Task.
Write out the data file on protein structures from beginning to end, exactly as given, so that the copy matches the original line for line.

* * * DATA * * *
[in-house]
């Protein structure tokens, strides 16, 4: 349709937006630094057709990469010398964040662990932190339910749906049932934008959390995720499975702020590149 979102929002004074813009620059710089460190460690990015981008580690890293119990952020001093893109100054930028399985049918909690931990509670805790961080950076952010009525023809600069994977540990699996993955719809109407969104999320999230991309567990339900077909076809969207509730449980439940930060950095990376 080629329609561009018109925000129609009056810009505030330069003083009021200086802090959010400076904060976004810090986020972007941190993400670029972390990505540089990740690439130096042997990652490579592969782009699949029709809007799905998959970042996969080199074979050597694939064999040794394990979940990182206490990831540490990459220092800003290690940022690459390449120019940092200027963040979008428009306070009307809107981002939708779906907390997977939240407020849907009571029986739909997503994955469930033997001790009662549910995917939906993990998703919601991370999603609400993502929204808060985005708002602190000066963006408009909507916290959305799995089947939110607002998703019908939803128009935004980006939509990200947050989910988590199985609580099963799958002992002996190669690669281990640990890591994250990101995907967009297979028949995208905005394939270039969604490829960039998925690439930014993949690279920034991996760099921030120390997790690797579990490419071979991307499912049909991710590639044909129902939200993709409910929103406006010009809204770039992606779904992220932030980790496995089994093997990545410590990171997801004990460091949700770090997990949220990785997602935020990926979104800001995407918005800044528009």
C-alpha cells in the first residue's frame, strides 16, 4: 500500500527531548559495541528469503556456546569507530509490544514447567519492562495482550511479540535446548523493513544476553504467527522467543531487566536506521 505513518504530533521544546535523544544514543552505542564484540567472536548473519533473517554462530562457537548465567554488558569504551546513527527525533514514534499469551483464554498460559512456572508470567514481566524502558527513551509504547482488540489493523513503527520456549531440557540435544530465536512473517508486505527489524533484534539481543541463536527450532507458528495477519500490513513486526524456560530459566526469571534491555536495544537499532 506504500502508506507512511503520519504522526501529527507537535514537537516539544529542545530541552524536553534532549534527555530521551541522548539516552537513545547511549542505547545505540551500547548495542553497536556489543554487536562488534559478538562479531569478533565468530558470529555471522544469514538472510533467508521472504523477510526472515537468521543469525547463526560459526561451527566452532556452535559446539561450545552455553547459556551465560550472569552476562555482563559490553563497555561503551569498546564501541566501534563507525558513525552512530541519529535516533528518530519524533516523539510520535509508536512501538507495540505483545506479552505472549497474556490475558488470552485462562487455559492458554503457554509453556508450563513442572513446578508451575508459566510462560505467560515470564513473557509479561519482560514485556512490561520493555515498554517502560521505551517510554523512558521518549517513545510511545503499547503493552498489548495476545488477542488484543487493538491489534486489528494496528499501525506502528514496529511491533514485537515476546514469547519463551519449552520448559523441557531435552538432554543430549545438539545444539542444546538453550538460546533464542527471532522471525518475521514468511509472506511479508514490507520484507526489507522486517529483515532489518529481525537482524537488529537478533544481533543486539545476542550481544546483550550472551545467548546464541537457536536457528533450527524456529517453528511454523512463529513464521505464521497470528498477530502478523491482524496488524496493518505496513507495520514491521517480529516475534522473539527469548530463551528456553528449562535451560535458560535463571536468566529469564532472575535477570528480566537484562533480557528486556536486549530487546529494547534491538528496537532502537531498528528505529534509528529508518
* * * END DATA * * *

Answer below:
[in-house]
């Protein structure tokens, strides 16, 4: 349709937006630094057709990469010398964040662990932190339910749906049932934008959390995720499975702020590149 979102929002004074813009620059710089460190460690990015981008580690890293119990952020001093893109100054930028399985049918909690931990509670805790961080950076952010009525023809600069994977540990699996993955719809109407969104999320999230991309567990339900077909076809969207509730449980439940930060950095990376 080629329609561009018109925000129609009056810009505030330069003083009021200086802090959010400076904060976004810090986020972007941190993400670029972390990505540089990740690439130096042997990652490579592969782009699949029709809007799905998959970042996969080199074979050597694939064999040794394990979940990182206490990831540490990459220092800003290690940022690459390449120019940092200027963040979008428009306070009307809107981002939708779906907390997977939240407020849907009571029986739909997503994955469930033997001790009662549910995917939906993990998703919601991370999603609400993502929204808060985005708002602190000066963006408009909507916290959305799995089947939110607002998703019908939803128009935004980006939509990200947050989910988590199985609580099963799958002992002996190669690669281990640990890591994250990101995907967009297979028949995208905005394939270039969604490829960039998925690439930014993949690279920034991996760099921030120390997790690797579990490419071979991307499912049909991710590639044909129902939200993709409910929103406006010009809204770039992606779904992220932030980790496995089994093997990545410590990171997801004990460091949700770090997990949220990785997602935020990926979104800001995407918005800044528009």
C-alpha cells in the first residue's frame, strides 16, 4: 500500500527531548559495541528469503556456546569507530509490544514447567519492562495482550511479540535446548523493513544476553504467527522467543531487566536506521 505513518504530533521544546535523544544514543552505542564484540567472536548473519533473517554462530562457537548465567554488558569504551546513527527525533514514534499469551483464554498460559512456572508470567514481566524502558527513551509504547482488540489493523513503527520456549531440557540435544530465536512473517508486505527489524533484534539481543541463536527450532507458528495477519500490513513486526524456560530459566526469571534491555536495544537499532 506504500502508506507512511503520519504522526501529527507537535514537537516539544529542545530541552524536553534532549534527555530521551541522548539516552537513545547511549542505547545505540551500547548495542553497536556489543554487536562488534559478538562479531569478533565468530558470529555471522544469514538472510533467508521472504523477510526472515537468521543469525547463526560459526561451527566452532556452535559446539561450545552455553547459556551465560550472569552476562555482563559490553563497555561503551569498546564501541566501534563507525558513525552512530541519529535516533528518530519524533516523539510520535509508536512501538507495540505483545506479552505472549497474556490475558488470552485462562487455559492458554503457554509453556508450563513442572513446578508451575508459566510462560505467560515470564513473557509479561519482560514485556512490561520493555515498554517502560521505551517510554523512558521518549517513545510511545503499547503493552498489548495476545488477542488484543487493538491489534486489528494496528499501525506502528514496529511491533514485537515476546514469547519463551519449552520448559523441557531435552538432554543430549545438539545444539542444546538453550538460546533464542527471532522471525518475521514468511509472506511479508514490507520484507526489507522486517529483515532489518529481525537482524537488529537478533544481533543486539545476542550481544546483550550472551545467548546464541537457536536457528533450527524456529517453528511454523512463529513464521505464521497470528498477530502478523491482524496488524496493518505496513507495520514491521517480529516475534522473539527469548530463551528456553528449562535451560535458560535463571536468566529469564532472575535477570528480566537484562533480557528486556536486549530487546529494547534491538528496537532502537531498528528505529534509528529508518